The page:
Alle-Kiski Tuesday takes
Investing in education: At a time when a lot of school districts are looking for educational programs to ax, the Burrell School District is investing in courses to shape students for the future. The district will spend $120,000 for curriculum in the Science-Technology-Engineering-Math (STEM) program. That's quite laudable.
Prudent move: “Runner-only” zones have been added to this year's Pittsburgh Marathon on May 5. That's in light of the bombings at the Boston Marathon. It's a prudent way to prevent spectators who might have evil on their minds from mingling too close to runners. Other beefed-up security measures are not being made public and for obvious reasons. About 26,000 runners are expected. Up to 100,000 spectators will line the race route. Here's to a successful, safe and record-setting marathon.
Gaining turf: Even 10 years ago, it would have been hard to imagine Westmoreland County Republicans making a dent in Democrat-strong District 1, which includes New Kensington, Arnold and Lower Burrell. But the county GOP Committee named District 1 its most-improved district. At its recent spring dinner, the county committee awarded a bust of President Ronald Reagan to District 1 Chairman Terry Speer of Lower Burrell and lauded his other committee members for their efforts in last fall's election.
Show commenting policy
TribLive commenting policy
You are solely responsible for your comments and by using TribLive.com you agree to our Terms of Service.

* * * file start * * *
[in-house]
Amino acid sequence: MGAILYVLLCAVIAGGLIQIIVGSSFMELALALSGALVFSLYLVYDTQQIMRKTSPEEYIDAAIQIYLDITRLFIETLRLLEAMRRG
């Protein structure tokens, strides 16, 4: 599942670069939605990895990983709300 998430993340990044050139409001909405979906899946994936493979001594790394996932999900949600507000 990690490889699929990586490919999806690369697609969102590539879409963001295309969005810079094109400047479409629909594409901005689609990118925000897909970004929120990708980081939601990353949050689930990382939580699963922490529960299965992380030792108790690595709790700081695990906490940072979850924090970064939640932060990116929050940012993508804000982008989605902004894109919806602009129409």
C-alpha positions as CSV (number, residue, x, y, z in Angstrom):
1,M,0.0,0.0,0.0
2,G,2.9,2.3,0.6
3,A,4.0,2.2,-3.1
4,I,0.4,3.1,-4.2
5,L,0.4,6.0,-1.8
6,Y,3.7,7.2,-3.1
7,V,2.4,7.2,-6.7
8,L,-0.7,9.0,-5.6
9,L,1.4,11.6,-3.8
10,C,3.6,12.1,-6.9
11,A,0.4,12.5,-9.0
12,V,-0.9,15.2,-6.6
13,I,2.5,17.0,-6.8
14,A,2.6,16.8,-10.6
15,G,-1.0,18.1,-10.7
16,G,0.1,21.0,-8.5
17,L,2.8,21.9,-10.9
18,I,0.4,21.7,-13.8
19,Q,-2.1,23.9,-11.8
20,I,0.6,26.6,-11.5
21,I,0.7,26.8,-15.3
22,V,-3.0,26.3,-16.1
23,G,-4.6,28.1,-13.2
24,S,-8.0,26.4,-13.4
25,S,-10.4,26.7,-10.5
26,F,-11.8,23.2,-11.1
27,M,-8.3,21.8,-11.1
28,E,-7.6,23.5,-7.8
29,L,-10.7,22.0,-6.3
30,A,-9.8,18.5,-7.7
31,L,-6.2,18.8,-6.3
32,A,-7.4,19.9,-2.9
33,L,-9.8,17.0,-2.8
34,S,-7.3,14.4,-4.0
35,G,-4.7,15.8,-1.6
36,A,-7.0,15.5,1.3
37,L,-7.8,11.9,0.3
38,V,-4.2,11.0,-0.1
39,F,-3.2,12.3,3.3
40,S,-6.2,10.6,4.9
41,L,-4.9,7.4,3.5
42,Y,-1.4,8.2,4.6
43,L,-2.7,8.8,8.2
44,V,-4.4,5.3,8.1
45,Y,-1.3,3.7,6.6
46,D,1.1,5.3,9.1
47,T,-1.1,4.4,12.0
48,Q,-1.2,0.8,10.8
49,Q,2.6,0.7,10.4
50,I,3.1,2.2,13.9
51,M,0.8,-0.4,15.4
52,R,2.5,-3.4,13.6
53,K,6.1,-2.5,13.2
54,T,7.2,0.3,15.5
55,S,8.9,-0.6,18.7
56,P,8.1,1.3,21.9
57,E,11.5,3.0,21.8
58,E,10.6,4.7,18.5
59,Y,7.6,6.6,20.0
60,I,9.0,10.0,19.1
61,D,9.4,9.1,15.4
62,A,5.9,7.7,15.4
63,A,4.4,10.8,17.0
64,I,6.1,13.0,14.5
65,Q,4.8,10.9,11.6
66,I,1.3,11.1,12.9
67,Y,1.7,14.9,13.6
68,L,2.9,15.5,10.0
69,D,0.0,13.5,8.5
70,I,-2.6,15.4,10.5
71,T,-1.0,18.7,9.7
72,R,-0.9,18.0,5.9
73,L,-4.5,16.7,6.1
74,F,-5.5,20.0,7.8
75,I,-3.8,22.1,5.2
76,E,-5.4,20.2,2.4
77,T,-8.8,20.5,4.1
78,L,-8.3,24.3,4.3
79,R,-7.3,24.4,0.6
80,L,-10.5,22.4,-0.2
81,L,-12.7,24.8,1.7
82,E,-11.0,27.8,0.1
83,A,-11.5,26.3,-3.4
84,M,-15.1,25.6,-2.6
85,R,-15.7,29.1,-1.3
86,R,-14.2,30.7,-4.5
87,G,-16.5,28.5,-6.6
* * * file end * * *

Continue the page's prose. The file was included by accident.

We moderate comments. Our goal is to provide substantive commentary for a general readership. By screening submissions, we provide a space where readers can share intelligent and informed commentary that enhances the quality of our news and information.
While most comments will be posted if they are on-topic and not abusive, moderating decisions are subjective. We will make them as carefully and consistently as we can. Because of the volume of reader comments, we cannot review individual moderation decisions with readers.
We value thoughtful comments representing a range of views that make their point quickly and politely. We make an effort to protect discussions from repeated comments either by the same reader or different readers.
We follow the same standards for taste as the daily newspaper. A few things we won't tolerate: personal attacks, obscenity, vulgarity, profanity (including expletives and letters followed by dashes), commercial promotion, impersonations, incoherence, proselytizing and SHOUTING. Don't include URLs to Web sites.
We do not edit comments. They are either approved or deleted. We reserve the right to edit a comment that is quoted or excerpted in an article. In this case, we may fix spelling and punctuation.
We welcome strong opinions and criticism of our work, but we don't want comments to become bogged down with discussions of our policies and we will moderate accordingly.
We appreciate it when readers and people quoted in articles or blog posts point out errors of fact or emphasis and will investigate all assertions. But these suggestions should be sent via e-mail. To avoid distracting other readers, we won't publish comments that suggest a correction. Instead, corrections will be made in a blog post or in an article.